Wednesday, March 6, 2013

Q&A: Paul Giamatti and Don Coscarelli

A combination that works. (Shame about the Bubba Ho-Tep sequel.) 
It's weird how things work out sometimes. I was given two six-minute interviews with these gentlemen, which spelled death. What in God's name was I going to do with six minutes? It takes me three minutes to say hello to people. 

But I think this turned out really well. The key, I've learned, is to cut to the chase. Have a game plan ready, say a polite hello, and let's go. It also helped that Giamatti and Coscarelli were pleasant and eloquent, especially Coscarelli. Yes, the dude behind Phantasm and Beast Master is a mensch. 

Honestly, though, I would have loved 35 minutes with either guy. Soon, child. Soon. 

This interview originally appeared in the February issue of ICON and is reprinted with permission. 


Paul Giamatti, the actor’s actor, loves variety. Don Coscarelli, the horror maestro behind Phantasm and Bubba Ho-Tep, has never been content to just throw gore on the wall and see what sticks.

These two men, who abhor the obvious, were meant to be together.

Giamatti has a supporting role in and is an executive producer for Coscarelli’s latest, John Dies at the End, a delightfully trippy, time-skipping adventure. (You can read my review on page TK.) Two things stand out about the film, opening February 8th in Philadelphia. First, Giamatti doesn’t go beyond his assignment. And that’s why he’s invaluable here and elsewhere: He can cooperate for a film’s greater good as well as lead the band. Second, Coscarelli shifts from shock to laughs to insight without losing momentum or creating annoyance.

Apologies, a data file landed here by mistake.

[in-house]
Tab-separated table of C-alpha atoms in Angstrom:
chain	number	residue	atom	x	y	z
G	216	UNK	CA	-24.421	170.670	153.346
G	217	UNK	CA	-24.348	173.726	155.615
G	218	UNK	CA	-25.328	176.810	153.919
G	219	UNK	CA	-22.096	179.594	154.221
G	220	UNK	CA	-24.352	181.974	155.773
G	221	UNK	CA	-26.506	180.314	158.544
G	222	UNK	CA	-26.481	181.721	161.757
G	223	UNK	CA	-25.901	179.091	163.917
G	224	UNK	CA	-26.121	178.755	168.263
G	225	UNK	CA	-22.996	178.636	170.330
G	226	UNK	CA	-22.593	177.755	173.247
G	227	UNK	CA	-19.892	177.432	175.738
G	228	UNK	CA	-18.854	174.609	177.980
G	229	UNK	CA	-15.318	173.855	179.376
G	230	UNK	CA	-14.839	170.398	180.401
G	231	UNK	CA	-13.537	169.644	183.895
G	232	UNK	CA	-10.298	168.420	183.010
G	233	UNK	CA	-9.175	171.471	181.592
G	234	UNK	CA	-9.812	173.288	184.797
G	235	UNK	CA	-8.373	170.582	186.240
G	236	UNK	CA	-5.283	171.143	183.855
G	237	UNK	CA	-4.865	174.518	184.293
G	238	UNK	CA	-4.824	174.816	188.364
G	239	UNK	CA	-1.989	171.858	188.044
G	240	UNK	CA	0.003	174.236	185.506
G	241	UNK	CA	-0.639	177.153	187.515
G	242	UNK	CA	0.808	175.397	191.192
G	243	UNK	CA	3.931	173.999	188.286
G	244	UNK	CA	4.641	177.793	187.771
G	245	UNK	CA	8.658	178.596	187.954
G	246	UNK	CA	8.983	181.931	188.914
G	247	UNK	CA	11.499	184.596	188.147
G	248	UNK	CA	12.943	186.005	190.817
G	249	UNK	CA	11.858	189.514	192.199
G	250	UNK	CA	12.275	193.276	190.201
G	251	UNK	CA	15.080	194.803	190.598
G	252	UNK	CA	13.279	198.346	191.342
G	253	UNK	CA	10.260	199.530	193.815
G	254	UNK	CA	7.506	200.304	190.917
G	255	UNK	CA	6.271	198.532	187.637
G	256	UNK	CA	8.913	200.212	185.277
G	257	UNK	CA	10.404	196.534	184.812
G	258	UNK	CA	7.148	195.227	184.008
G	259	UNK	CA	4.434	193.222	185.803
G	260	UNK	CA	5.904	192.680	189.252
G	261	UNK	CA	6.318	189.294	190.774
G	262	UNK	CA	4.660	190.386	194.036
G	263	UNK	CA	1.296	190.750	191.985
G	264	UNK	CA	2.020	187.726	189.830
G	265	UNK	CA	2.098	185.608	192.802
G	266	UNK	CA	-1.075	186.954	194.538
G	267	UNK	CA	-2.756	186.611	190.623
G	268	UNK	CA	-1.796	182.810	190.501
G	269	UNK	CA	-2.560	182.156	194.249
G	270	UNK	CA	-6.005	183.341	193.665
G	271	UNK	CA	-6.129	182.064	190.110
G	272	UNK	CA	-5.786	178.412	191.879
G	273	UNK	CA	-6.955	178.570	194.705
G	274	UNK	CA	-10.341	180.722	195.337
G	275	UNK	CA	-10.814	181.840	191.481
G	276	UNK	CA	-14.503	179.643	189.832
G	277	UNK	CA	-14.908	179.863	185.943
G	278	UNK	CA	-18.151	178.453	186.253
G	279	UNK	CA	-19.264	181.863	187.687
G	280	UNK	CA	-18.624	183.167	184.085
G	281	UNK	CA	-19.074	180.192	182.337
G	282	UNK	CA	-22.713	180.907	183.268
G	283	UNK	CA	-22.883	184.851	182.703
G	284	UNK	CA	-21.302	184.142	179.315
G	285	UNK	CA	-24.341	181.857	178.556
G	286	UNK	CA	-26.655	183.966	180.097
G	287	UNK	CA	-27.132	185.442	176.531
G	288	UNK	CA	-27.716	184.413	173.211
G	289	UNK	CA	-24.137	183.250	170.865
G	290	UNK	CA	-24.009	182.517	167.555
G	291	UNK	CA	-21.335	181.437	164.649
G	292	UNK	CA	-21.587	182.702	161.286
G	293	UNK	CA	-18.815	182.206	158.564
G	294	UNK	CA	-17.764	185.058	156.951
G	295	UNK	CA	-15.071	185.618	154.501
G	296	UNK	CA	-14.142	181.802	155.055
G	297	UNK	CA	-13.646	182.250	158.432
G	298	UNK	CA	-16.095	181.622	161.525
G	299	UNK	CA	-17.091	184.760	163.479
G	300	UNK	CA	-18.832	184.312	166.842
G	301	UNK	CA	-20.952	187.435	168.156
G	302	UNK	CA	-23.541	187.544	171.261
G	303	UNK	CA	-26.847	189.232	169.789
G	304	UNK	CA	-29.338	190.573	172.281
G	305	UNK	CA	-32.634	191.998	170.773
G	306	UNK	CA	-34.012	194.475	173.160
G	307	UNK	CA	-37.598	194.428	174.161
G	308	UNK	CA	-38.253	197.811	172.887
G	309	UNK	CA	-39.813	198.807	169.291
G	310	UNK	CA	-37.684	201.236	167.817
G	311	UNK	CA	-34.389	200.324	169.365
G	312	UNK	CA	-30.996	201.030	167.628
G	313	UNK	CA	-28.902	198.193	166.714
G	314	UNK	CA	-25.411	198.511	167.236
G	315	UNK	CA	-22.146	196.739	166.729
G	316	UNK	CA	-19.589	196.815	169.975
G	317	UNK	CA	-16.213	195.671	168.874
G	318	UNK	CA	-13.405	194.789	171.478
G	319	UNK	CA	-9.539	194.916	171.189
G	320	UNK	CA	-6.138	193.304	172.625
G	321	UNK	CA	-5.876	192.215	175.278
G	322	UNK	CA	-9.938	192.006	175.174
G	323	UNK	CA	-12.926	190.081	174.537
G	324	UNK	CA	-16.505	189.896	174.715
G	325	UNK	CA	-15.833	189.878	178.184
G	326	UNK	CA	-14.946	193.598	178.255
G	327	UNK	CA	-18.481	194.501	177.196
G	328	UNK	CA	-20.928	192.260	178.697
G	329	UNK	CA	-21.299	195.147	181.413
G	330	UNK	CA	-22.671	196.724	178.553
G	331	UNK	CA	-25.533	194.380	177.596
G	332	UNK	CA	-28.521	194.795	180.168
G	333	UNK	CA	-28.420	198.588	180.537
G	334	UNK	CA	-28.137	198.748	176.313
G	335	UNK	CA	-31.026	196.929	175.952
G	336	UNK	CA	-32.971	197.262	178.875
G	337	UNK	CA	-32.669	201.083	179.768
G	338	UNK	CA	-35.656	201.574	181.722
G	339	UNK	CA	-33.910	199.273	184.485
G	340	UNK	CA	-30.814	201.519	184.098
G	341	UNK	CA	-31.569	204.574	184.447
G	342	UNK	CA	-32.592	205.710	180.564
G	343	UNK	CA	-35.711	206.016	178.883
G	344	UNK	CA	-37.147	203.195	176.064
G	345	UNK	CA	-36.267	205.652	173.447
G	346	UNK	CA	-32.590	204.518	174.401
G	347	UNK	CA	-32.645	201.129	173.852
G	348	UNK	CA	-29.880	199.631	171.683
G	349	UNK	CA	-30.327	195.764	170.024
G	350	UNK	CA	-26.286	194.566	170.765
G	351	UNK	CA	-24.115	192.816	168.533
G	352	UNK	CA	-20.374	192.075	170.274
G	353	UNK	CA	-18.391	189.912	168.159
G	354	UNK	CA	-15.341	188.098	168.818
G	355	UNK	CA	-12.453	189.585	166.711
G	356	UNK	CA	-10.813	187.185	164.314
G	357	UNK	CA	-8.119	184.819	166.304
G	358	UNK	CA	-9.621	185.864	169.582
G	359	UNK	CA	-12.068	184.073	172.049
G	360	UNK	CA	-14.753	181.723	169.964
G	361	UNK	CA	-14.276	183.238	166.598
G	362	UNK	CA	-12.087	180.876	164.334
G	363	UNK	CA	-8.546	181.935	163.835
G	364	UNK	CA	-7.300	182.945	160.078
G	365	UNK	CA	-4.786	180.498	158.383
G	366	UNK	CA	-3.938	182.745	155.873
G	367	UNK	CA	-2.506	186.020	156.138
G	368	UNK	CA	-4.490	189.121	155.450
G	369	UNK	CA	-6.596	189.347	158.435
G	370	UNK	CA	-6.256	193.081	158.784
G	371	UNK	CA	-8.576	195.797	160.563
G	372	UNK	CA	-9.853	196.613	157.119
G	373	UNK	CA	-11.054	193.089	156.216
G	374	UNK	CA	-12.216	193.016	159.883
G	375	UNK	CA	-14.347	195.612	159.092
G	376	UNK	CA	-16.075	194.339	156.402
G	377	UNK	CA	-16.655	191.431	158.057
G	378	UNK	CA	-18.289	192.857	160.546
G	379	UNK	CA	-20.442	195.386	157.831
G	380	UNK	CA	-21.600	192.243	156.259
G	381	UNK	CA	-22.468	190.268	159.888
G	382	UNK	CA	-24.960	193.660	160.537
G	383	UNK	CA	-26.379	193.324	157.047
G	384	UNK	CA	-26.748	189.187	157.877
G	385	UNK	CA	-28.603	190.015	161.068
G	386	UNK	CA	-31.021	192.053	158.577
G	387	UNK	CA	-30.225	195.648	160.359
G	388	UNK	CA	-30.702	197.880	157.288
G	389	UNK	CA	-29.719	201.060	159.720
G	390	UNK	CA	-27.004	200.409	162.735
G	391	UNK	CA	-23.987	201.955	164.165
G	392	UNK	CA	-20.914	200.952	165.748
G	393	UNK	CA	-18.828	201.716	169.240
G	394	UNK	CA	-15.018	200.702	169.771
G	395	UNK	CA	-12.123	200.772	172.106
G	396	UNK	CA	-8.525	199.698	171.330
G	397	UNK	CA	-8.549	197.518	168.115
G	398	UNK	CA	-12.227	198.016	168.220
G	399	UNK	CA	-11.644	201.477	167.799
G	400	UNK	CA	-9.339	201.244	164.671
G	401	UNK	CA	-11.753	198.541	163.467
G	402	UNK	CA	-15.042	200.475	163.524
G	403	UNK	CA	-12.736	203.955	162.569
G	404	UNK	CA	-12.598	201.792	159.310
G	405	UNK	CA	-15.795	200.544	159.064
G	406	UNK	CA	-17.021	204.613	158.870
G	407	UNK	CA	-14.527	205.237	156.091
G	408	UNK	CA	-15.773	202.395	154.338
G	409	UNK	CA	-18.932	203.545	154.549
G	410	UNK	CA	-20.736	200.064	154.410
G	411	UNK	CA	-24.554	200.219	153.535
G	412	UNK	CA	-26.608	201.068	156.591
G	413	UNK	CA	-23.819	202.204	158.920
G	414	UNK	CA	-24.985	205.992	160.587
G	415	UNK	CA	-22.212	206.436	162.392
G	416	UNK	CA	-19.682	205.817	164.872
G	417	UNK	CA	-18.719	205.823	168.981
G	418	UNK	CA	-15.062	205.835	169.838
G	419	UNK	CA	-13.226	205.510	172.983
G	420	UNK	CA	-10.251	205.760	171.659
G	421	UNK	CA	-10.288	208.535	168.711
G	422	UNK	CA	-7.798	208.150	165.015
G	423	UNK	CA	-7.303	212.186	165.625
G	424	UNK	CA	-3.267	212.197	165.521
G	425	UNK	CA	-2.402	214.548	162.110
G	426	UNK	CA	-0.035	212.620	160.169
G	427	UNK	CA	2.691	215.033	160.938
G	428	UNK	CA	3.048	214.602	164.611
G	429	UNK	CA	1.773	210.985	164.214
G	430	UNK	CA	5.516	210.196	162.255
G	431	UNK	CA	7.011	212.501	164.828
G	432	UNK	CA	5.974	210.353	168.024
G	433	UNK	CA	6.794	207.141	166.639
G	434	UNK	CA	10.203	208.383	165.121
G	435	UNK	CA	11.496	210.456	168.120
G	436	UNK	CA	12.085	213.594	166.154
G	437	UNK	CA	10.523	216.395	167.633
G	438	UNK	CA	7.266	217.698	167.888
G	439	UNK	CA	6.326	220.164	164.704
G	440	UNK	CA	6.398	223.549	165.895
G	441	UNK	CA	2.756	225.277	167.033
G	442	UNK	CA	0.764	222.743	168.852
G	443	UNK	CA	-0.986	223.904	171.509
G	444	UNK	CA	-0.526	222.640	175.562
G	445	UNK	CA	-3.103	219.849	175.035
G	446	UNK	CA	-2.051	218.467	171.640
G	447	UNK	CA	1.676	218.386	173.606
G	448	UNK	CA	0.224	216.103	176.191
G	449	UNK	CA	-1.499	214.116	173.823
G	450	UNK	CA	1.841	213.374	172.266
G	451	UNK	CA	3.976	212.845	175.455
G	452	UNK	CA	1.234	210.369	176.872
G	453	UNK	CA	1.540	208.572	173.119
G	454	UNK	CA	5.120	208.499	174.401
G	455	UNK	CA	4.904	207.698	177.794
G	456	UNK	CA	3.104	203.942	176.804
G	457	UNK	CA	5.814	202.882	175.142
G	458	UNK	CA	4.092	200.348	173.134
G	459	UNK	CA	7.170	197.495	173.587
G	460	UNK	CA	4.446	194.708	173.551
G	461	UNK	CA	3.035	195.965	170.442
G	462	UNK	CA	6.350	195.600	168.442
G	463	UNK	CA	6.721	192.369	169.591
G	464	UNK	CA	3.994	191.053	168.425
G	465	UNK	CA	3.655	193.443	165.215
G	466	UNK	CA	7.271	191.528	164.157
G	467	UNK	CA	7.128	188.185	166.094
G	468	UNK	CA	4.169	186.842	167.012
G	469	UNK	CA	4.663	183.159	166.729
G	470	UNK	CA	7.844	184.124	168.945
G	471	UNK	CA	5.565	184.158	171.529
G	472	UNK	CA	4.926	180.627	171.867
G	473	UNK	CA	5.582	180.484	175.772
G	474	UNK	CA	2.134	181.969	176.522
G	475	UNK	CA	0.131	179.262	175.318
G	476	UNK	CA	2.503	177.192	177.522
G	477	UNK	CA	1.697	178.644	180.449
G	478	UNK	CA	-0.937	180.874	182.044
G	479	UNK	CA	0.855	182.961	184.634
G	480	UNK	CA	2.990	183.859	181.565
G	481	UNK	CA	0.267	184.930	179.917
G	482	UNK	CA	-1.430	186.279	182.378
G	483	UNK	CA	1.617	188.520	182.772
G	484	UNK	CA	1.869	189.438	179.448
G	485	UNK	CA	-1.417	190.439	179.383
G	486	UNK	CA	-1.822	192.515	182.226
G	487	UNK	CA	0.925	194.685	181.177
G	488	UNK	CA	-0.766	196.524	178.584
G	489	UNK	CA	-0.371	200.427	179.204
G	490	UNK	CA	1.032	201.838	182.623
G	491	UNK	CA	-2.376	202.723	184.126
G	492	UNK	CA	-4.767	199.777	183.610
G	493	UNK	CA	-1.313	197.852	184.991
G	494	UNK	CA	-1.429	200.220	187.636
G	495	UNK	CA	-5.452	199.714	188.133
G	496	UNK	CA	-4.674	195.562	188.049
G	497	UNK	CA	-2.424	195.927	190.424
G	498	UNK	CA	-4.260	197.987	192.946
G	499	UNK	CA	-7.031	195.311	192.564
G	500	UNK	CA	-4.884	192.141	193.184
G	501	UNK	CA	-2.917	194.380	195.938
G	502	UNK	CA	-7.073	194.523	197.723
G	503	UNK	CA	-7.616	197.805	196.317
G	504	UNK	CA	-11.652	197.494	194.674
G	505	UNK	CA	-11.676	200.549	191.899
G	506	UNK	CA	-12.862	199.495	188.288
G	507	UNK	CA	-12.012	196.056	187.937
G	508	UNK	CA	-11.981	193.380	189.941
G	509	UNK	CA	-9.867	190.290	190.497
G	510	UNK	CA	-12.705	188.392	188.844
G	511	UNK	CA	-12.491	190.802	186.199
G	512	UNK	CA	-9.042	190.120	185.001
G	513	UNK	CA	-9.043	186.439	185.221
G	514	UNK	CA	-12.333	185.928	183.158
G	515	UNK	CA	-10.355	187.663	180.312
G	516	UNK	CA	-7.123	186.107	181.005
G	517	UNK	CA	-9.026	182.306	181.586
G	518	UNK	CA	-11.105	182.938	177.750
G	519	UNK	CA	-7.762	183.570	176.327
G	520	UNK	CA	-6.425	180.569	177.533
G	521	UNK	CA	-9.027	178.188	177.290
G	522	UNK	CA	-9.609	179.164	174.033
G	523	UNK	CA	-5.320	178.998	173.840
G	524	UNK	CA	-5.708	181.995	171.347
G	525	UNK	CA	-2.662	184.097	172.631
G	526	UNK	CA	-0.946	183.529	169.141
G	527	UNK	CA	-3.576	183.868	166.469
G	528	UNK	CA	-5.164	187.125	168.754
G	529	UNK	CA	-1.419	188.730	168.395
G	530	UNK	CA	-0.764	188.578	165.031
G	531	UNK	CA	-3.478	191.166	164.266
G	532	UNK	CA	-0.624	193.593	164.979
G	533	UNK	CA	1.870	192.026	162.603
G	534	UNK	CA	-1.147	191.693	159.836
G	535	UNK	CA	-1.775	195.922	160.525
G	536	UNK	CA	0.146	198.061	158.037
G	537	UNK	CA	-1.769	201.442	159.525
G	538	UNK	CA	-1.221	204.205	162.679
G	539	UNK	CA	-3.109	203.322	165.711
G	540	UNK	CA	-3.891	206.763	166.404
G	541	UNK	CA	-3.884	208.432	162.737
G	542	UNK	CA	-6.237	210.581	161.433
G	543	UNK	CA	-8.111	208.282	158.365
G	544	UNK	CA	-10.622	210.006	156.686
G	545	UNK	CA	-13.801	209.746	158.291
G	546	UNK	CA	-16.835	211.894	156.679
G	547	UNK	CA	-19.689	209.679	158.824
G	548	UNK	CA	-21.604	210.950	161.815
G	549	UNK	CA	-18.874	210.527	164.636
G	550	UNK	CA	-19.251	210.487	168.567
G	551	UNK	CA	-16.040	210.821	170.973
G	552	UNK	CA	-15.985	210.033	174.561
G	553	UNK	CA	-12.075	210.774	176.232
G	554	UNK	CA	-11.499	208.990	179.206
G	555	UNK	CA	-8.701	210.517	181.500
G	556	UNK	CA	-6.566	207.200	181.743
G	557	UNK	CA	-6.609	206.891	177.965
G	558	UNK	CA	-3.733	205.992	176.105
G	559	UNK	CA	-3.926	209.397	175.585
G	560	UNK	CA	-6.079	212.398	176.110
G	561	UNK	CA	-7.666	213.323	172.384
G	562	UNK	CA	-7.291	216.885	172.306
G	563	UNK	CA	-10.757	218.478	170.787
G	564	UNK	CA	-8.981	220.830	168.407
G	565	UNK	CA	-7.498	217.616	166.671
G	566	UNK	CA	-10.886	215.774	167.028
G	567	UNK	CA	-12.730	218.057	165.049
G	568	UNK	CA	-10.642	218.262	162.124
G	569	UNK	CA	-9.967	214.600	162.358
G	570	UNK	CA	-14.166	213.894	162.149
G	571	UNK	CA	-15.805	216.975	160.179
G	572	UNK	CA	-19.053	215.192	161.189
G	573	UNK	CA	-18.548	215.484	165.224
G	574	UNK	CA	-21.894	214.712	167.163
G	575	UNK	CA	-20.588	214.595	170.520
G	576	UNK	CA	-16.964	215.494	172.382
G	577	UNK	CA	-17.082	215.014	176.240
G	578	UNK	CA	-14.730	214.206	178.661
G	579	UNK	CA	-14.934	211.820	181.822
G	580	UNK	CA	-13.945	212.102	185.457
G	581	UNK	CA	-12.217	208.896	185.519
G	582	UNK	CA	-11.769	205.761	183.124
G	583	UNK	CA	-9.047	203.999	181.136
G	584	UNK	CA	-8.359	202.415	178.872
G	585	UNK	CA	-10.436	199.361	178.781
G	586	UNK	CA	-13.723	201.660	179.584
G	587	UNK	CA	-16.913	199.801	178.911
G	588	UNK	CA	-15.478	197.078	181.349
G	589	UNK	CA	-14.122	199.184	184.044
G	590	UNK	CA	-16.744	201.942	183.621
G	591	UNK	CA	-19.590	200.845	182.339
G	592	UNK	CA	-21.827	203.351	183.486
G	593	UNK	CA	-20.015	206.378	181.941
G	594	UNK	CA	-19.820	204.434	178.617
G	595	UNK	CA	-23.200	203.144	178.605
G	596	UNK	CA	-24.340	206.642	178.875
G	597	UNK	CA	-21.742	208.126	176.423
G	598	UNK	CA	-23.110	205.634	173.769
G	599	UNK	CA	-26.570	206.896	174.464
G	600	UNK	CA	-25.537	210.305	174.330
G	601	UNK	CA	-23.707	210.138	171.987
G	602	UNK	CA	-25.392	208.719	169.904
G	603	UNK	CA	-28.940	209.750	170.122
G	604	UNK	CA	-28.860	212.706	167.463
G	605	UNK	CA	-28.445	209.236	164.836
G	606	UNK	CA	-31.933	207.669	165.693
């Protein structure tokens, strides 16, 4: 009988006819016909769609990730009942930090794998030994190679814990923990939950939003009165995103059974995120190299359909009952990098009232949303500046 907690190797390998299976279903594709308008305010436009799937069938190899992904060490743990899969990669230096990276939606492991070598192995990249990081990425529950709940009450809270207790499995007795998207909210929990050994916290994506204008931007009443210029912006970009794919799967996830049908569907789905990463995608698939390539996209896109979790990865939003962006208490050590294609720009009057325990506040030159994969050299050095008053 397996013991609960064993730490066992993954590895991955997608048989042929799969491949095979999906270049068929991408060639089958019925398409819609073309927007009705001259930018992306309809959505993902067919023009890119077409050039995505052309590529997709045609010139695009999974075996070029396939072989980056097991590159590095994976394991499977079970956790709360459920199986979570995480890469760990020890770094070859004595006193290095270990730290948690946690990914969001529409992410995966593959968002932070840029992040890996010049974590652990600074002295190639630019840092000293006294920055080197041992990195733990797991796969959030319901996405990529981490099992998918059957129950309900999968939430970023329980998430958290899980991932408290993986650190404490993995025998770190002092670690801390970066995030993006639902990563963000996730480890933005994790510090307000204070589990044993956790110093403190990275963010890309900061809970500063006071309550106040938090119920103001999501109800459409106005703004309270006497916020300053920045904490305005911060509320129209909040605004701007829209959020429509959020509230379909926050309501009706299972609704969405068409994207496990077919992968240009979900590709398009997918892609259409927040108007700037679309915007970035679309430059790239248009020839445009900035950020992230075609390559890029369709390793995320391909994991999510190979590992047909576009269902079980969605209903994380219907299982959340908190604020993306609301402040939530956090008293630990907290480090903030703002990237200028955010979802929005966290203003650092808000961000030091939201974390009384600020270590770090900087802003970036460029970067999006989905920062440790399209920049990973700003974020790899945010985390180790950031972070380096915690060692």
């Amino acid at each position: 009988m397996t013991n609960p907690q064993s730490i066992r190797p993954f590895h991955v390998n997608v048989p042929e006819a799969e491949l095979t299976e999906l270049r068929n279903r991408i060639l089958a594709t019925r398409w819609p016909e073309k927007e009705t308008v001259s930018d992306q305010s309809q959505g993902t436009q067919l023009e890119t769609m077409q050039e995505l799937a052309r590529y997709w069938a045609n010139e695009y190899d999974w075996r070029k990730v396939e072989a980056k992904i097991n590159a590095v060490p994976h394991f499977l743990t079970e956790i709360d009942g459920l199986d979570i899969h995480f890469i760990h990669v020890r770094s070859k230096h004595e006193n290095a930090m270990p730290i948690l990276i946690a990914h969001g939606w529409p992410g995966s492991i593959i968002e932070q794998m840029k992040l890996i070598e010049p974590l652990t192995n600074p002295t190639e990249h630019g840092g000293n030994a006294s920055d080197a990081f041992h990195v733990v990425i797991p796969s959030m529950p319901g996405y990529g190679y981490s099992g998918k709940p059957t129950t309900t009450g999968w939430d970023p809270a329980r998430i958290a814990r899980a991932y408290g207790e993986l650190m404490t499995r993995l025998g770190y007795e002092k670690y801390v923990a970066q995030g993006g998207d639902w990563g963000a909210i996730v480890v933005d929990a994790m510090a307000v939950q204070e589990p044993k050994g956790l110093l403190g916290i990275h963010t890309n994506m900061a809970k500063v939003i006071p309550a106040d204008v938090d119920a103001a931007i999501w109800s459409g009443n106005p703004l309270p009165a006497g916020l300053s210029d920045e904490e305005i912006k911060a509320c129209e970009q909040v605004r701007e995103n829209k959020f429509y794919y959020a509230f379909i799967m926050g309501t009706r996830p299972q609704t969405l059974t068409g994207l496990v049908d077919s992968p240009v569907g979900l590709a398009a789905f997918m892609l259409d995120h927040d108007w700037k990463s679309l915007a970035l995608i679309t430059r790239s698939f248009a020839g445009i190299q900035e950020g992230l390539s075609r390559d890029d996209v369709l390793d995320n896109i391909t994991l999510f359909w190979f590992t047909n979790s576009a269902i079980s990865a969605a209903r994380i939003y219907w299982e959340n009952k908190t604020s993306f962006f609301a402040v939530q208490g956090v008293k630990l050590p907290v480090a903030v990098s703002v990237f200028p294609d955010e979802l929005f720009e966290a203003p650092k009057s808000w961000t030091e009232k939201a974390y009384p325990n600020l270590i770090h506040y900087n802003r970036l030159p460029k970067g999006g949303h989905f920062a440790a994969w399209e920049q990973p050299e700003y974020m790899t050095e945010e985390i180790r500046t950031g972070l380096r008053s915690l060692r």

In separate phone interviews last month, Giamatti and Coscarelli briefly talked about John Dies at the End, working together, and their careers.

Giamatti is first.

Pete Croatto: I don’t know how to predict what you’re doing next. Since the summer, you’ve been punched in the face by a monkey (Rock of Ages), appeared in a Don DeLillo adaptation (Cosmopolis), and now a movie from the man behind Phantasm. How would you define your career path at this point?

Paul Giamatti: Oh, an unholy mess. I’m glad to hear you say it, that’s exactly how I like it. I don’t know where I’m going to go next; I don’t know what I’m going to do next. I do know what I’m going to do next, but I don’t like to have a plan. I like to do as many different kinds of things as I can. I just feel like it keeps me interested. It keeps me young. I feel like it’s kind of my job to go far afield and find different kinds of things to do.

PC: It seems like John Dies at the End ties into that.

PG: Yeah, sure. I enjoy movies like this. I enjoy kind of genre things like this and haven’t gotten much of a chance to do something like this. And I particularly enjoy Don’s movies, so yeah, this is something out of left field, but part of something that I’d been looking to do—a bit more fitting with the no plan thing.

PC:  I know that you and Don had wanted to do a sequel to Bubba Ho-Tep, but that fell through. How did the two of you first meet?